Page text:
EVIDENCE BREACH: An evidence storage room in Tulsa was breached by an inmate who keistered some drugs.

PRIVATIZED HEALTH: The Marshall County Jail has privatized health care to inmates. This experiment is worth tracking to see how it works out.

ANTI-GRAFFITI: A special paint has been employed in south OKC to combat graffiti.

DIRECTOR NAMED: The Supreme Court has hired former Lt. Gov. Jari Askins as the new Administrative Director of the Courts.

D.A. ON GLOSSIP: Oklahoma County District Attorney David Prater had some pointed words for the defense team trying to save a death row inmate.



RHUI—riding horse under the influence, which as the accused said, it saves a DUI and the horse knows the way home!; this woman visited her sex-offender husband at the jail, decides to expose herself, and ends up arrested, too; if you are walking down the road with a meth pipe in your pocket, best not to ask the police for a ride;



SUBSCRIPTIONS AND SUBMISSIONS: To subscribe to the Oklahoma Criminal Defense Weekly just send an e-mail to James L. Hankins at jameshankins@ocdw.com and include the e- mail address to which you want the issues to be delivered. I am sending out the issues for free now to whoever wants to receive them. Submissions of articles, war stories, letters, victory stories, comments or questions can be sent to Mr. Hankins via e-mail or you can contact him by phone at 405.753.4150, by fax at 405.445.4956, or by regular mail at James L. Hankins, TIMBERBROOKE BUSINESS CENTER, 929 N.W. 164th St., Edmond, OK 73013.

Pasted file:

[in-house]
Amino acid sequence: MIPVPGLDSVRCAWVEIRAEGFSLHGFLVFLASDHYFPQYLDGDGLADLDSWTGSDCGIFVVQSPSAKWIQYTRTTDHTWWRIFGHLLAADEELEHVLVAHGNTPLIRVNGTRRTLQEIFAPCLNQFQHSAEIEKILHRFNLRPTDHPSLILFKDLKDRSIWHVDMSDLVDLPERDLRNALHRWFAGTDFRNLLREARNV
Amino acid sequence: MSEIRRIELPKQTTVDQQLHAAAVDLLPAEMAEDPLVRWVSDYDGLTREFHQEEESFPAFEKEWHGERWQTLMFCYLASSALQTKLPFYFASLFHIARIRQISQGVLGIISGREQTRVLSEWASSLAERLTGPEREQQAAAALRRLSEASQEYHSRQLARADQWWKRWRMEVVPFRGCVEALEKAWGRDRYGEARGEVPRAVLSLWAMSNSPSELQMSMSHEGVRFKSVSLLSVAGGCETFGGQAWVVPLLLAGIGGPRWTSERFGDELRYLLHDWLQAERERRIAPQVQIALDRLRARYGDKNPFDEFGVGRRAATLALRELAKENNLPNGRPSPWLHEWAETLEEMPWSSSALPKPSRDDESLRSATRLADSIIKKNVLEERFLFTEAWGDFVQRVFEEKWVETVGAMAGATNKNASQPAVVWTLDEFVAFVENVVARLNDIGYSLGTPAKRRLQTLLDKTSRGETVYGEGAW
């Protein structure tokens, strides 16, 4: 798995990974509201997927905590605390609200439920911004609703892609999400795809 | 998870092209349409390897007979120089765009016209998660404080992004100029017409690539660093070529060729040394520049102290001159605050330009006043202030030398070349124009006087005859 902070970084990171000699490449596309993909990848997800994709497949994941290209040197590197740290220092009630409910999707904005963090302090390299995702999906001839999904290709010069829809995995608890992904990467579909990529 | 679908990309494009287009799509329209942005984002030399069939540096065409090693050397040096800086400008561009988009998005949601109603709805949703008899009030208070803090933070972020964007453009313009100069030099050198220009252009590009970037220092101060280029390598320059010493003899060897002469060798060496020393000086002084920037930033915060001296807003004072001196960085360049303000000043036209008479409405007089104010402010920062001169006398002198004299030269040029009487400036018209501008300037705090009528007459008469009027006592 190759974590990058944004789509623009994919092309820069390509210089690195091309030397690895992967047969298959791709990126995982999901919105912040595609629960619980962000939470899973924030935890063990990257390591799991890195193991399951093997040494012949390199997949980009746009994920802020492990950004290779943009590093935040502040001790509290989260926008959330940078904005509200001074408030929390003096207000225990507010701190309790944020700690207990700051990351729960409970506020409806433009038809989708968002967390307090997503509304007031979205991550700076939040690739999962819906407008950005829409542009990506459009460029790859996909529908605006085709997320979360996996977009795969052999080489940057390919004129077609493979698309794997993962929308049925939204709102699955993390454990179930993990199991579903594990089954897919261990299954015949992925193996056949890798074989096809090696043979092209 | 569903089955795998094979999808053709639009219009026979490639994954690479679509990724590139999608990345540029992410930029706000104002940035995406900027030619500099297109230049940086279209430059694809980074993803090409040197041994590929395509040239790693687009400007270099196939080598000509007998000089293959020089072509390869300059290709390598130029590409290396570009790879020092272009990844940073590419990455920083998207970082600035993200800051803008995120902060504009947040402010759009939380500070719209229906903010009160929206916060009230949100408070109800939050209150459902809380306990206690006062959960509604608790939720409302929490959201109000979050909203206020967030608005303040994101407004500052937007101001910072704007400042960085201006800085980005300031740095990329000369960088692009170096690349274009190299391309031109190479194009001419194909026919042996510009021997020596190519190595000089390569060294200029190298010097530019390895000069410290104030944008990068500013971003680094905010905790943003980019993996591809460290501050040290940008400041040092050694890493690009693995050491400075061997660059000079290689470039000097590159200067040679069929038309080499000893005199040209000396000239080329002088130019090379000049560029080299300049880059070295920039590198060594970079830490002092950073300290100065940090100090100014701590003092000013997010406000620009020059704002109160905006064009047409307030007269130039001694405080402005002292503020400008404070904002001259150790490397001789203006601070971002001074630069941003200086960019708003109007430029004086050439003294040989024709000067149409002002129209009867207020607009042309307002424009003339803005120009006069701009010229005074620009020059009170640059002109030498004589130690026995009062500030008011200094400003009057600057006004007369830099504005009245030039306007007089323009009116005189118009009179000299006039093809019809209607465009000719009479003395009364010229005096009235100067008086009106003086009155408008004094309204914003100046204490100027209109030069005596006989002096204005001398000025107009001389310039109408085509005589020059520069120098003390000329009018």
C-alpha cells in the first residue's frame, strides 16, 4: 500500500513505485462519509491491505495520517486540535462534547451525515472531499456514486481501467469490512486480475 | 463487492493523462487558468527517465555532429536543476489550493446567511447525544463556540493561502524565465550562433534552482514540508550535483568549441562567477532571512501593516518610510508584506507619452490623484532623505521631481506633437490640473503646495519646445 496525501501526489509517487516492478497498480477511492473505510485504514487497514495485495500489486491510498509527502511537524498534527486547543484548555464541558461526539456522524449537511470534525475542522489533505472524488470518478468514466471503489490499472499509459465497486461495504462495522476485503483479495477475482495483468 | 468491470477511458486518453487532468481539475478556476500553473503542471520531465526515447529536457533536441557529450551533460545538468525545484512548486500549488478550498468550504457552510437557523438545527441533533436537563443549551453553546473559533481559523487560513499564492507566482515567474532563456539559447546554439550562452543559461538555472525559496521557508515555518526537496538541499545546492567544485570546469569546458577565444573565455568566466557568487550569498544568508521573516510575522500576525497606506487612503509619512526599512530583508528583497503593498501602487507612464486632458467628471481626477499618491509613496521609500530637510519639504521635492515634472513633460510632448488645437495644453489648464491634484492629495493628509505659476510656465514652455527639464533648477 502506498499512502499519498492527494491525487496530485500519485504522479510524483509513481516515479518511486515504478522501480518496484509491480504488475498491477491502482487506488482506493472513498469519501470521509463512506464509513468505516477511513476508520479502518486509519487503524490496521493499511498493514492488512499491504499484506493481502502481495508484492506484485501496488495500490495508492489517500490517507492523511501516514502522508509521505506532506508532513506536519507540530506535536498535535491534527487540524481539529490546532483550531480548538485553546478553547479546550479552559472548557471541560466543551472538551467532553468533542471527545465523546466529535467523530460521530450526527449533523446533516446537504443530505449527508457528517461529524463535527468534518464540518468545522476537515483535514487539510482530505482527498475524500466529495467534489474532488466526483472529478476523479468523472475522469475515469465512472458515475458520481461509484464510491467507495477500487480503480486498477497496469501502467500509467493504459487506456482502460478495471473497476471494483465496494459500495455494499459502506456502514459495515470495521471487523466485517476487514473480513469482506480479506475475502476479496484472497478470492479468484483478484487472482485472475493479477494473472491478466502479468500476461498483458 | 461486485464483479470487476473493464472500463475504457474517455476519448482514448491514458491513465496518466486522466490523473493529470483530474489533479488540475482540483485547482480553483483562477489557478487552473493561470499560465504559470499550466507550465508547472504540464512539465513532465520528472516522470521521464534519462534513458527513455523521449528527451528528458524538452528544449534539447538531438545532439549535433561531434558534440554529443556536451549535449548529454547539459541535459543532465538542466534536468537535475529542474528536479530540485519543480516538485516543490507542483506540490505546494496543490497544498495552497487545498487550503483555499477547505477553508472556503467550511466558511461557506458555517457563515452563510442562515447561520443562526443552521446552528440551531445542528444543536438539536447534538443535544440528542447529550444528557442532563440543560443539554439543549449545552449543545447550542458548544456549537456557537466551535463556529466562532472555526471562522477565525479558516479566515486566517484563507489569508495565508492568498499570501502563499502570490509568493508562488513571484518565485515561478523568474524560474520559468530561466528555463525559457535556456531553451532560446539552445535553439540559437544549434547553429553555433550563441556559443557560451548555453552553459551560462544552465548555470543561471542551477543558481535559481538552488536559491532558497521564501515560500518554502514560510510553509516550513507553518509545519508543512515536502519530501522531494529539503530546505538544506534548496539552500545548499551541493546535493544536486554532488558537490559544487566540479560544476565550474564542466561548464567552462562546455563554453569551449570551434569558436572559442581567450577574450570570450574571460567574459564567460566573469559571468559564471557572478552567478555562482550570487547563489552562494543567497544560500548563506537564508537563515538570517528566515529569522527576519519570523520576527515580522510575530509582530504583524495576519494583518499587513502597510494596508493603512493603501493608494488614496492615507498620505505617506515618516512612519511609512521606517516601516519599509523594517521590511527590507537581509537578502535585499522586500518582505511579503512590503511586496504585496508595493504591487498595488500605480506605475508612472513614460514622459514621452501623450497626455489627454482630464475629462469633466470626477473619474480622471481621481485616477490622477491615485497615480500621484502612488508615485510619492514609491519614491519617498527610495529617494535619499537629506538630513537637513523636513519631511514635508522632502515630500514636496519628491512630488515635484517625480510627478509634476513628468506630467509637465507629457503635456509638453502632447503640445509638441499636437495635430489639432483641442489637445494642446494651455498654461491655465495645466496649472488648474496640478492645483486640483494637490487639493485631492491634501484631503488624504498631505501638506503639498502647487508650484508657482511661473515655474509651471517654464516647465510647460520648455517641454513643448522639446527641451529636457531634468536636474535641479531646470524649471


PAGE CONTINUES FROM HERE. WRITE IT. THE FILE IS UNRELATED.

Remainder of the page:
ABOUT THE OCDW: The Oklahoma Criminal Defense Weekly is compiled, maintained, edited and distributed weekly by attorney James L. Hankins. Archived issues can be obtained by contacting Mr. Hankins directly, although some of them are on the web site at www.ocdw.com. OCDW accepts no money from sponsors. Mr. Hankins is solely responsible for its content. The OCDW web site is maintained by Spark Line.

COPYRIGHT STATEMENT & DISCLAIMER: ©2005-2015 by James L. Hankins. All rights reserved. OCDW hereby grants free use of these materials for any non-commercial purpose provided that proper credit to the OCDW is given. In the event that copyrighted works are included in an edition of the OCDW such works may not be reproduced without the consent of the copyright holder because under federal law the OCDW has no authority to allow the reproduction of the intellectual property of others. For purposes that go beyond “fair use” of the copyrighted material under federal law, the permission of the copyright holder must be obtained. If you are a copyright holder and object to any portion of an issue of the OCDW, please contact the publisher, James L. Hankins, at the contact information above (located under the SUBSCRIPTIONS AND SUBMISSIONS section). Finally, the materials presented in this newsletter are for informational purposes only, and are not, nor intended to be, legal advice or to create an attorney-client relationship. You should consult an experienced attorney licensed in your jurisdiction for legal advice applicable to the specific facts of your case. Cases are summarized in each weekly issue as they are issued and filed by the respective court, and are thus subject to being withdrawn, corrected, vacated, and/or modified or reversed without notice. Always conduct your own research!